Former Justice Department lawyers Jay Bybee and John Yoo.

DOJ bails out torture memo authors Yoo, Bybee

Justice official overruled recommendation that Bush lawyers face disciplinary action


Alex Koppelman
February 20, 2010 4:28AM (UTC)

After a very long wait, a report from the Department of Justice's Office of Professional Responsibility about the conduct of torture memo authors Jay Bybee and John Yoo was released Friday. It was already all but certain that the men would not face criminal charges for their actions during the Bush administration; now it seems that -- despite the report's recommendation -- they'll also escape any professional sanctions.

In the report, which was actually completed in July of 2009, the OPR concludes that Bybee and Yoo were guilty of professional misconduct, and that they should face disciplinary action by their respective state bars. But in a memo written to Attorney General Eric Holder, Associate Deputy Attorney General David Margolis says he's overruling that decision, and "will not authorize OPR to refer its findings to the state bar disciplinary authorities in the jurisdictions where Yoo and Bybee are licensed."

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That doesn't mean Margolis is excusing what Bybee and Yoo did; he repeatedly criticizes their memos. But, he says, they didn't violate any specific professional standards and are thus not guilty of professional misconduct.

In explaining his decision, Margolis writes, "This decision should not be viewed as an endorsement of the legal work that underlies [the torture memos]. However, OPR's own analytical framework defines 'professional misconduct' such that a finding of misconduct depends on application of a known, unambiguous obligation or standard to the attorney's conduct .... [A]s all that glitters is not gold, all flaws do not constitute professional misconduct."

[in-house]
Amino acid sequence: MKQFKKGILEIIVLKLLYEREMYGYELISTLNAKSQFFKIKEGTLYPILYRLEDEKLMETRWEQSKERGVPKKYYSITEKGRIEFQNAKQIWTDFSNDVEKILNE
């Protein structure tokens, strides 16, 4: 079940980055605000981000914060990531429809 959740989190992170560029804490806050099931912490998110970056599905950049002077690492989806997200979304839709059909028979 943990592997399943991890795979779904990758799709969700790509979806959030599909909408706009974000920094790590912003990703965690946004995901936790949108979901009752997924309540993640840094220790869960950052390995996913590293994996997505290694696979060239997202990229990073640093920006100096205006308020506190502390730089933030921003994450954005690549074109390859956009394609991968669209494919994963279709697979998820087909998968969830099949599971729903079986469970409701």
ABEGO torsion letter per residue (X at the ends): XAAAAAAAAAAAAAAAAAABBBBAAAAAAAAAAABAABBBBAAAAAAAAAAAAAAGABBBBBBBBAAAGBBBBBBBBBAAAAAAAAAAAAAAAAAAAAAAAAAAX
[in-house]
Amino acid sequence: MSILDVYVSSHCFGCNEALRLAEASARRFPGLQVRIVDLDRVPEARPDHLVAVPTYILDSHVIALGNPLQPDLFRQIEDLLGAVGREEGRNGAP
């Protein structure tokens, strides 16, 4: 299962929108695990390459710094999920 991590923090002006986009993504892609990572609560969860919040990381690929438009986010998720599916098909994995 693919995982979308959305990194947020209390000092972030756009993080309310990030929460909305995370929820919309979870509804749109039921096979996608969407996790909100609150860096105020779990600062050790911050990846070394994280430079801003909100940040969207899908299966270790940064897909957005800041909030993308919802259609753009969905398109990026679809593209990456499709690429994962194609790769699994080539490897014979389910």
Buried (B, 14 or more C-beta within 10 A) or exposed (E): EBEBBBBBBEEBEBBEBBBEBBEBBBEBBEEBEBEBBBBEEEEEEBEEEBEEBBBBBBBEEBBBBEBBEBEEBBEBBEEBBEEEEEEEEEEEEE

The final report and Margolis' memo are both available for download in PDF form on the House Judiciary Committee's Web site, along with drafts of the OPR reports and responses from Bybee and Yoo to those drafts.

Update: A little background on Margolis: He's a career attorney -- that is, not a political appointee -- who's been at the DOJ for decades and seems to be pretty universally respected. From a Legal Times profile of him:

Margolis [is] one of the Justice Department’s most respected officials, a lawyer with a sterling reputation earned over 42 years of service at the department. "Taking him on is a losing battle," says the source. "The guy is Yoda. Nobody fucks with the guy."

In many ways, comparing the 66-year-old Margolis to the quirky and ancient Jedi Master is apt. Margolis is widely described as the "institutional knowledge" of the Justice Department. A notorious straight shooter known more for his love of country music and outlaw garb than his politics, he’s managed to navigate the shifting sands of Washington to retain a powerful voice under Attorney Generals Janet Reno, John Ashcroft, and now Alberto Gonzales. Though Margolis is technically outranked by more than a dozen political appointees at DOJ headquarters and all 94 U.S. attorneys scattered throughout the country, his influence on the department extends far beyond his title, say both current and former Justice officials.


Alex Koppelman

Alex Koppelman is a staff writer for Salon.

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